Show that $trace P^{-1}MP = trace M$

Suppose that $$M =\begin{bmatrix}a & b \\c & d\end{bmatrix},$$ $$P =\begin{bmatrix}\alpha & \beta \\\gamma & \delta\end{bmatrix}$$ with P invertible. show that $trace P^{-1} M P = trace M$ by calculating the matrix $P^{-1}MP$ explicitly and then reading off its trace.

my professor gave this question word by word:

So I started to do this question as he requested: $P^{-1}MP$ = $1 \over detP$ $P^{-1} M P$ and so on...

But my question is that why do we have to solve this question by calculating the matrix explicitly??

why can't we just say there is $trace P^{-1} M P = trace M$ and $P^{-1} and P$ gets cancelled out therefore its $trace M?$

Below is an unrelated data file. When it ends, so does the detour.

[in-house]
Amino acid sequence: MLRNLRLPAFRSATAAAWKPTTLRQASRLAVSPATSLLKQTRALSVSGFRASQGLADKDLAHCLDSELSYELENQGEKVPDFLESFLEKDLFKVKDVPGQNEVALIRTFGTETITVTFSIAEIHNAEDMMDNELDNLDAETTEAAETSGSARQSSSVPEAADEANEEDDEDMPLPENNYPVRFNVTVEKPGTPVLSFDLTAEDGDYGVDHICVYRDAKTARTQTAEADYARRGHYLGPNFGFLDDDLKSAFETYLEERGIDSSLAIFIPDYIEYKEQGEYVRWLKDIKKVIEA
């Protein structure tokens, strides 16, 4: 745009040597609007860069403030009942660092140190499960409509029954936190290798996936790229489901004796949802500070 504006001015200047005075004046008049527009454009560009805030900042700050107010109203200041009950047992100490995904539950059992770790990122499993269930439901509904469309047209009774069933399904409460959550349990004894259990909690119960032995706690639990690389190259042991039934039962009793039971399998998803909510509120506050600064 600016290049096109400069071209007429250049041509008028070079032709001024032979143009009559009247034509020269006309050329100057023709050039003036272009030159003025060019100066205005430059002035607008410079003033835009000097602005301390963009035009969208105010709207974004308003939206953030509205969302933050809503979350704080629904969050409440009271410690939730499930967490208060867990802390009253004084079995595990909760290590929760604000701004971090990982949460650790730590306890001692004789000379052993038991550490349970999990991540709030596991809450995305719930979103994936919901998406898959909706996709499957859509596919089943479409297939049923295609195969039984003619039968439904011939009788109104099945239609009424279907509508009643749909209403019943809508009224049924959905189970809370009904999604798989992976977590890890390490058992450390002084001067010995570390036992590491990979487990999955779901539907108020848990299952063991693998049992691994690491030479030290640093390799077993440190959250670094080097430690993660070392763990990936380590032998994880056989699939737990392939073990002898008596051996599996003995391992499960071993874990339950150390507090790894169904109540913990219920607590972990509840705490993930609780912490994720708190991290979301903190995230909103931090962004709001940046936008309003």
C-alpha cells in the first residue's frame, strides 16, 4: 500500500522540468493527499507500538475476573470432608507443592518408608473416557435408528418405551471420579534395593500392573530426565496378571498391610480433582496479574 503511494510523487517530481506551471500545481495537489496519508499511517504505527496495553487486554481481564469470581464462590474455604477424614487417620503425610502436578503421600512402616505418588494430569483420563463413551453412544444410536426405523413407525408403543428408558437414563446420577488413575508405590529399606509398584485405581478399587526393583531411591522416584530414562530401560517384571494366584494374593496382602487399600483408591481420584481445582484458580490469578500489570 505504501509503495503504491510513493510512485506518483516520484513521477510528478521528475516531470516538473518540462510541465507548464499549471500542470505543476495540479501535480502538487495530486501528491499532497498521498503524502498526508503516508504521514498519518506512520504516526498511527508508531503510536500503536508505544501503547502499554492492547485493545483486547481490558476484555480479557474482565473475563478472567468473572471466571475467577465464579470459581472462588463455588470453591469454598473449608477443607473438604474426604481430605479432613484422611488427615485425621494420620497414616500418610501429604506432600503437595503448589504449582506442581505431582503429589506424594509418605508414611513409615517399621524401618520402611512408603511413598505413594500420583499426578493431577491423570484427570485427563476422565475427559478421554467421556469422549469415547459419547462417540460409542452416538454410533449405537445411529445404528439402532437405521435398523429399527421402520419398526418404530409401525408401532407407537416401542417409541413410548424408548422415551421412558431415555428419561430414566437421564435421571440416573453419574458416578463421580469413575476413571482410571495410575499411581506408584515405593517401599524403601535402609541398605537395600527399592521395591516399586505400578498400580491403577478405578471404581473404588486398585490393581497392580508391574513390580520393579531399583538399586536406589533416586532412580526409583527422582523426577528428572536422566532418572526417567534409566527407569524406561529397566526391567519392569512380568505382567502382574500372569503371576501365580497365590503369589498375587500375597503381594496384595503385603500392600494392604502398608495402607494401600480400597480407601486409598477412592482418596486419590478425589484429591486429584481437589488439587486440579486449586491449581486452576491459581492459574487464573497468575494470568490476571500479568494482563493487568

For instance $det P^{-1} M P = det M$ can we use the same logic here?

• @GeoffRobinson can i say 'Similar matrices have the same trace' if $B = P^{-1} A P, then, tr(B) = tr{(P^{-1} A) P} = tr {P(P^{-1}A)} = tr(A)?$ assuming A = B Dec 19 '15 at 8:09
• yes, that is the "Commutative property", one of the trace properties. Please check: math.tutorvista.com/algebra/trace-matrix.html Dec 19 '15 at 8:13
• Yes, that more or less follows from the comment I wrote ( except I am not sure what you mean by "assuming A=B", which is an unnecessary restriction). Dec 19 '15 at 8:24

$\det(P^{-1}MP)=\det M$ because $\det(AB)=\det A\det B$ and $\det (A^{-1})=(\det A)^{-1}$. How do you know that any of these things are true about the trace?
You just need to proof that $tr(A*B)=tr(B*A)\;$ which you can easily do using the definition of matrix multiplication.
$$tr(A*B)=\sum_{k=1}^n{(A*B)_{k,k}}=\sum_{k=1}^n{\sum_{p=1}^n{A_{k,p}*B_{p,k}}}=\sum_{k=1}^n{\sum_{p=1}^n{B_{p,k}*A_{k,p}}}=\sum_{p=1}^n{\sum_{k=1}^n{B_{p,k}*A_{k,p}}}=tr(A*B)$$
Then for your problem you get $tr(P^{-1}MP)=tr((P^{-1}M)P)=tr(P(P^{-1}M))=tr(M)$